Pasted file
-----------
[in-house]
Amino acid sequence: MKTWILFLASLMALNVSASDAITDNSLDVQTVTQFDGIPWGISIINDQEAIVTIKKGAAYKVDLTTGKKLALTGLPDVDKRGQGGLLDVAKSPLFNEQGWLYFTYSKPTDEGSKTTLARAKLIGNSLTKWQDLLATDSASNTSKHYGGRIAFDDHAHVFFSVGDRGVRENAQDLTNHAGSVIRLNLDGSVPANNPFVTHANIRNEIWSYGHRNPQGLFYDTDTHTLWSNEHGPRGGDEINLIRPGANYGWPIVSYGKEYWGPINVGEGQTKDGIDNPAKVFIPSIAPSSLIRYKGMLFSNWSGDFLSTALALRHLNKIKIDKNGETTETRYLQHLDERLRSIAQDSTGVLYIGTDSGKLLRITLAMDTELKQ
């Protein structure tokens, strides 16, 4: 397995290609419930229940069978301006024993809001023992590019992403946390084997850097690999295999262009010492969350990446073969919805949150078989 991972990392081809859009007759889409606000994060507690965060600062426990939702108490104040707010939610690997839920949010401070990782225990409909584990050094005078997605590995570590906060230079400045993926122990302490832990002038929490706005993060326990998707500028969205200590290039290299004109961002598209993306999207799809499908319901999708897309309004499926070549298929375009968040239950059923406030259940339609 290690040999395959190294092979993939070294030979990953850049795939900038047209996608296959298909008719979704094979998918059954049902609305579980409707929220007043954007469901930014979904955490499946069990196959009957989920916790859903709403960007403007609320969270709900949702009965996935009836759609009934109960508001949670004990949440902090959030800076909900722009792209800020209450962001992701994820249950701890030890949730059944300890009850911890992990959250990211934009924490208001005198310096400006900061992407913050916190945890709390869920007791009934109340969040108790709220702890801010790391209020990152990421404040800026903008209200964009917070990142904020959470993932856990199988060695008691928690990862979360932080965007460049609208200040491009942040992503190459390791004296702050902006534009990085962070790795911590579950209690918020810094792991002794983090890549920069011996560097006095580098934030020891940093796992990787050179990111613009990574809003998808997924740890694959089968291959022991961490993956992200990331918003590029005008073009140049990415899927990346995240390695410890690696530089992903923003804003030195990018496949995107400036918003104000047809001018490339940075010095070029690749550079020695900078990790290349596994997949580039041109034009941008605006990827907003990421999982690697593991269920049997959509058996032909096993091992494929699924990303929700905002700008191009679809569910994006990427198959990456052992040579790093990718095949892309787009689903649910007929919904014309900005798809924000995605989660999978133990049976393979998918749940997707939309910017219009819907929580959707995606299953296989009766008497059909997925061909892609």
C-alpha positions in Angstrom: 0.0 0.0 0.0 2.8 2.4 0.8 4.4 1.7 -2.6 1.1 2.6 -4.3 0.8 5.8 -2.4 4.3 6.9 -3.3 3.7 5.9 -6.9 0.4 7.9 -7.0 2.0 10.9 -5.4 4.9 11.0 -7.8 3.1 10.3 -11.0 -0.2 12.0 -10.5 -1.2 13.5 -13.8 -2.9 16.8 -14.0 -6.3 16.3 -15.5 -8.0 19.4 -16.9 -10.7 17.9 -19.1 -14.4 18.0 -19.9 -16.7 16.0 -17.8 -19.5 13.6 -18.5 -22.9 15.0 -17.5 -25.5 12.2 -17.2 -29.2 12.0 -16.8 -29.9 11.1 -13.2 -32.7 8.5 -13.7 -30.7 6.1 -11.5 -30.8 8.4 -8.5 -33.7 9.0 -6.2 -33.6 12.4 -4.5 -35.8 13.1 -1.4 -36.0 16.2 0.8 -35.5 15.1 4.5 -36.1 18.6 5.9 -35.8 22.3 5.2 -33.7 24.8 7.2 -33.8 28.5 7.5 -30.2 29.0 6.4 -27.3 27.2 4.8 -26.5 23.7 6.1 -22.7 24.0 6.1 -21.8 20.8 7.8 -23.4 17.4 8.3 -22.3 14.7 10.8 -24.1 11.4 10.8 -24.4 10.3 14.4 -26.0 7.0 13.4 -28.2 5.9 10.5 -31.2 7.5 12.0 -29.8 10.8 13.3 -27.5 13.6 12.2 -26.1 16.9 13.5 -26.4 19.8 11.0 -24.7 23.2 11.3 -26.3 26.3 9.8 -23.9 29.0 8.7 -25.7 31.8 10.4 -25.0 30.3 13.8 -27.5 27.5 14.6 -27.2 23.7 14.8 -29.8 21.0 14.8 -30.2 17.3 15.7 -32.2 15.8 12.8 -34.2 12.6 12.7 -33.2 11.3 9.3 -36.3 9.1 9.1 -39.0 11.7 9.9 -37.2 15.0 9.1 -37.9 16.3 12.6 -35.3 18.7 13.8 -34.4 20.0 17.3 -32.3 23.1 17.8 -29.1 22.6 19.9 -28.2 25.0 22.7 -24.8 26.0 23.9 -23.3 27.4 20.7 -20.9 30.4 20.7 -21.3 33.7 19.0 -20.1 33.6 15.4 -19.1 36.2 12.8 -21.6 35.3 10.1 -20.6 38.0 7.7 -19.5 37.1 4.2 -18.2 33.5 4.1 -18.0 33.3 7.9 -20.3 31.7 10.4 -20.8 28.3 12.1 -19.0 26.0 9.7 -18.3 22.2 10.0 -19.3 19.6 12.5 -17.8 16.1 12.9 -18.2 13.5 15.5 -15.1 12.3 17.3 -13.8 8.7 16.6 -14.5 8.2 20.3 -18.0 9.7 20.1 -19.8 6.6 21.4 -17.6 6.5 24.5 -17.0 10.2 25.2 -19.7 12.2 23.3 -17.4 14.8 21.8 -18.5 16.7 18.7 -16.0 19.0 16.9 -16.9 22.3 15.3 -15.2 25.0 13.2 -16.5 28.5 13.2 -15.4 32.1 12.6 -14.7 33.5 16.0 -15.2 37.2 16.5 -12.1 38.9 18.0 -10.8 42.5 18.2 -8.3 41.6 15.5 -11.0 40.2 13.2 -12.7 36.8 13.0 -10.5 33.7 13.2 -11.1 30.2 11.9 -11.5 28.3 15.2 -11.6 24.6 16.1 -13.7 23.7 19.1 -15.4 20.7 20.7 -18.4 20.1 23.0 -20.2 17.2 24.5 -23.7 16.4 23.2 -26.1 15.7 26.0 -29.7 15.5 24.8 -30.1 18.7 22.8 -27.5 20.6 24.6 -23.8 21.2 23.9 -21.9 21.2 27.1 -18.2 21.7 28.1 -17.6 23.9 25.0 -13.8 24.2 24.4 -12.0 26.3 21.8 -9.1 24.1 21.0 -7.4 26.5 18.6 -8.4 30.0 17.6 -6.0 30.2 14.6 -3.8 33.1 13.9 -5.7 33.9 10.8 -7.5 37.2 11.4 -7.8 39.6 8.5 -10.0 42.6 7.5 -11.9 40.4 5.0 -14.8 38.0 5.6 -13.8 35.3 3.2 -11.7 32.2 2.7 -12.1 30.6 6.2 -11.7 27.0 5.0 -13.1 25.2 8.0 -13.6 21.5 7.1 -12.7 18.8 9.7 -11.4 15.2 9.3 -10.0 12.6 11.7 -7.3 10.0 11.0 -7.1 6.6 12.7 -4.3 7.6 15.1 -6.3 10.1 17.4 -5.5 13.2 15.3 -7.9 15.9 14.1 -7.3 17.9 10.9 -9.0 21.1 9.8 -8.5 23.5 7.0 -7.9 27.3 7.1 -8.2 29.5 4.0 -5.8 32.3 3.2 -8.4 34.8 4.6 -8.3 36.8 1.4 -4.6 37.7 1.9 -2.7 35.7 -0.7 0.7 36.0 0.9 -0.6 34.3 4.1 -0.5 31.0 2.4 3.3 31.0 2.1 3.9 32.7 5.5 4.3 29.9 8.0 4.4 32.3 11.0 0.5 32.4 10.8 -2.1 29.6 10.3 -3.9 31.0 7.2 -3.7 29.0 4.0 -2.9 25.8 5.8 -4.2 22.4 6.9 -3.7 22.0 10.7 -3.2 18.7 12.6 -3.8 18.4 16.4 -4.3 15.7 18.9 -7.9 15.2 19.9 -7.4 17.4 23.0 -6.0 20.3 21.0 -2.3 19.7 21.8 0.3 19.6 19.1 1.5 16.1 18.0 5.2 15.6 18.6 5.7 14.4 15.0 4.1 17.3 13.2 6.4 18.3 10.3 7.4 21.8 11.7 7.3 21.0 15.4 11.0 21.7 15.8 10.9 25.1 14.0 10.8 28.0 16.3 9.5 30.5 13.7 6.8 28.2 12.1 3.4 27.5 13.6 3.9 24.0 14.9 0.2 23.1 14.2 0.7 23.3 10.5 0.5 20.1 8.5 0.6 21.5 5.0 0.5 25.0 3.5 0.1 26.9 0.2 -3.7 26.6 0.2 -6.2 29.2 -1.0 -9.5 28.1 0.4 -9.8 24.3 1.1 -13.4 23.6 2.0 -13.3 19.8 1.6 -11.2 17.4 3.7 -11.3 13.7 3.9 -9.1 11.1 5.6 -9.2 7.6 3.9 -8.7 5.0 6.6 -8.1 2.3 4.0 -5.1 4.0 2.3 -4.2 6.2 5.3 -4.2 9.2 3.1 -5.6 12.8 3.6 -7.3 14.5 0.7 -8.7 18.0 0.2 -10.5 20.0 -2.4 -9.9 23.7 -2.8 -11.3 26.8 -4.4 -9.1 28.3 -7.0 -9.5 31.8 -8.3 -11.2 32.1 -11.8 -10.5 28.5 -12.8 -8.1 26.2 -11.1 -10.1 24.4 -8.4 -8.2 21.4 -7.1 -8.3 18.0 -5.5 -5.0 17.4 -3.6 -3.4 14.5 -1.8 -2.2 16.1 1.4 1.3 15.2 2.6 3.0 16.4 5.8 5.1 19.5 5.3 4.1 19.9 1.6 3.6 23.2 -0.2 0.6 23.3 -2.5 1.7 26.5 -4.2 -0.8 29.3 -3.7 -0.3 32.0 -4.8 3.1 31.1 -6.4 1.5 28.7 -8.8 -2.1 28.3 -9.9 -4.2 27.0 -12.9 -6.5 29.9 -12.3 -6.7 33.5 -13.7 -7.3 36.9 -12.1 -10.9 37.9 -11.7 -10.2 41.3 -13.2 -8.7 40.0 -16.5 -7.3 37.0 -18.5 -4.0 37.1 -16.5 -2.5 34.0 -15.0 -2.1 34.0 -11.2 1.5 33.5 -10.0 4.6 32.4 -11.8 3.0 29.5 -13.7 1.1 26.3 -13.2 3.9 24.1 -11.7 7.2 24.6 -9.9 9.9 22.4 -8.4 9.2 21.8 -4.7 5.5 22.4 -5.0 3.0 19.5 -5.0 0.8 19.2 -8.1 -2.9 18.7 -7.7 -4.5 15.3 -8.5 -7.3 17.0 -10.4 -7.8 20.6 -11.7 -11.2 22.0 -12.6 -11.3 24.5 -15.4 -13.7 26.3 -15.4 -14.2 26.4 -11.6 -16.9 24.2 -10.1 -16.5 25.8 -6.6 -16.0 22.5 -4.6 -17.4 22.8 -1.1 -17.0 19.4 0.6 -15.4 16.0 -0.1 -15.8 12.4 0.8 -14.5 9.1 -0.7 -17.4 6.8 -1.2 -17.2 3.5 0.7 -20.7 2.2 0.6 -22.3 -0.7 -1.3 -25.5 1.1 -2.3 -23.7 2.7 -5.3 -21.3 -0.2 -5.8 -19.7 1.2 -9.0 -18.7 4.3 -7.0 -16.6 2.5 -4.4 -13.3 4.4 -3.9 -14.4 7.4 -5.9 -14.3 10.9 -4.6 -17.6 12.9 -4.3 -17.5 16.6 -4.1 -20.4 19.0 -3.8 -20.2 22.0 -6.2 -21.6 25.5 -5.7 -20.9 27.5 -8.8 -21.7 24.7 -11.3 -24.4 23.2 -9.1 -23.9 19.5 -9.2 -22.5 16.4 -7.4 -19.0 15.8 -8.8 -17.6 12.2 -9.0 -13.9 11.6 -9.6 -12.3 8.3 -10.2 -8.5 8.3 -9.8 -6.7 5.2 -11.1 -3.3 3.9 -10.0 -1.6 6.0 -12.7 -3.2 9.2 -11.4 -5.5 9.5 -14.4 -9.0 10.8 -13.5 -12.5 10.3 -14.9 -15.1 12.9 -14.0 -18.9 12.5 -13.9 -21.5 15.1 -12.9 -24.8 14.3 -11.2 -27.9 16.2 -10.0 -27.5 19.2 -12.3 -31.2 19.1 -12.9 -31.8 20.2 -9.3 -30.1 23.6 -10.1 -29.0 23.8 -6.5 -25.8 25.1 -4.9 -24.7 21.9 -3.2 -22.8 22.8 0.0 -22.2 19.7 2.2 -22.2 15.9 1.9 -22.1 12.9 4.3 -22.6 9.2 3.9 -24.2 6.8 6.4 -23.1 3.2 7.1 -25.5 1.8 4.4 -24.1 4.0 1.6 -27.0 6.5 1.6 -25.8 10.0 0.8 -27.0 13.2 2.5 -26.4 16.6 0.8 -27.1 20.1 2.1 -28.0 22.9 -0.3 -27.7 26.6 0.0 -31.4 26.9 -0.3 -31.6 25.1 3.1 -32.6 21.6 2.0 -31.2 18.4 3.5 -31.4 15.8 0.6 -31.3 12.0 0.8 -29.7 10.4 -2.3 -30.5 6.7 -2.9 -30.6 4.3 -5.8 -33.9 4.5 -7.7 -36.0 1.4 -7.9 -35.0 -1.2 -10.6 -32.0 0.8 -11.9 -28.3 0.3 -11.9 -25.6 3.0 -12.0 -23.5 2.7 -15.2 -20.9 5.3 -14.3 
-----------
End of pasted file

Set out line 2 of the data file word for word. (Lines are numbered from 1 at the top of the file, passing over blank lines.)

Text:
Amino acid sequence: MKTWILFLASLMALNVSASDAITDNSLDVQTVTQFDGIPWGISIINDQEAIVTIKKGAAYKVDLTTGKKLALTGLPDVDKRGQGGLLDVAKSPLFNEQGWLYFTYSKPTDEGSKTTLARAKLIGNSLTKWQDLLATDSASNTSKHYGGRIAFDDHAHVFFSVGDRGVRENAQDLTNHAGSVIRLNLDGSVPANNPFVTHANIRNEIWSYGHRNPQGLFYDTDTHTLWSNEHGPRGGDEINLIRPGANYGWPIVSYGKEYWGPINVGEGQTKDGIDNPAKVFIPSIAPSSLIRYKGMLFSNWSGDFLSTALALRHLNKIKIDKNGETTETRYLQHLDERLRSIAQDSTGVLYIGTDSGKLLRITLAMDTELKQ